Timeline of Ms Zaghari-Ratcliffe’s detention in Iran. (Credit: JPIMedia/ Mark Hall) | JPIMedia/Mark Hall

23 August, 2018

She is temporarily released from prison and returns three days after being reunited with her family.

14 January, 2019

She begins a hunger strike in protest over her treatment in jail. The strike lasts three days.

15 June 2019

Mrs Zaghari-Ratcliffe begins another hunger strike, this time lasting 15 days. She is joined, in a show of solidarity, by her husband, who strikes outside the Iranian Embassy in London.

Hide Ad
Hide Ad
Nazanin’s husband, Richard, joined her hunger strike in solidarity with his wife. (Credit: Getty)Nazanin’s husband, Richard, joined her hunger strike in solidarity with his wife. (Credit: Getty)
Nazanin’s husband, Richard, joined her hunger strike in solidarity with his wife. (Credit: Getty) | Getty Images

25 September, 2019

Boris Johnson, now Prime Minister, appeals for Ms Naghari-Ratcliffe’s release during a meeting with President Rouhani at the UN.

17 March, 2020

She is temporarily released from prison for a second time due to Covid concerns, raising hope for clemency. She remains out of prison until a decision is made on her clemency and is able to speak to her family via video calls for around four to five hours per day.

26 April, 2021

Ms Naghari-Ratcliffe is sentenced to a one-year jail term for an unspecified charge and is banned from leaving Iran for one year.

It is believed that Ms Zaghari-Ratcliffe faces the charge of spreading “propaganda against the system” for participating in a protest in front of the Iranian Embassy in London in 2009.

15 March, 2022

Ms Naghari-Ratcliffe’s passport is returned.

Hide Ad
Hide Ad

16 March, 2022

Ms Zaghari-Ratcliffe and Anoosheh Ashoori, another dual-citizenship detainee, are released from detention and begin to travel back to the UK.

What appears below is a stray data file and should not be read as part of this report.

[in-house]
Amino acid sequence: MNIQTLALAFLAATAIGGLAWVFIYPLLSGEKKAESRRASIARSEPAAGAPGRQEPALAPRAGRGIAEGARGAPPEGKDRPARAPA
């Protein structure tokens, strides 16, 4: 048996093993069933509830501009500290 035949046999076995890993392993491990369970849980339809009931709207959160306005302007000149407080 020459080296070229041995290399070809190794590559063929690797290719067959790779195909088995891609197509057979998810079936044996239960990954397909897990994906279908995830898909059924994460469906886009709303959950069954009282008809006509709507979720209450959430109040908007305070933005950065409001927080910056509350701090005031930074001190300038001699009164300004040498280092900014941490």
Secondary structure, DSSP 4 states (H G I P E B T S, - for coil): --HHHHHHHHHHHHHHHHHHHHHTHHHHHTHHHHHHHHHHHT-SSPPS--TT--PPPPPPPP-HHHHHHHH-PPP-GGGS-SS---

The news was met with overwhelming positive reaction.

Among those to comment was Prime Minister Boris Johnson who, when asked about his comments from November 2017, said: “We must always realise that, sadly, the regime in Tehran is capable of holding people in this way.

“I think that people do need to recognise that. I am glad that after a great deal of UK diplomacy we have been able to get her out, get her back to her family.

“I am absolutely thrilled for Nazanin, for Richard and for [Nazanin’s daughter] Gabriella .”

A message from the editor:

Hide Ad
Hide Ad

Thank you for reading. NationalWorld is a new national news brand, produced by a team of journalists, editors, video producers and designers who live and work across the UK. Find out more about who’s who in the team, and our editorial values. We want to start a community among our readers, so please follow us on Facebook, Twitter and Instagram, and keep the conversation going. You can also sign up to our email newsletters and get a curated selection of our best reads to your inbox every day.

Comment Guidelines

National World encourages reader discussion on our stories. User feedback, insights and back-and-forth exchanges add a rich layer of context to reporting. Please review our Community Guidelines before commenting.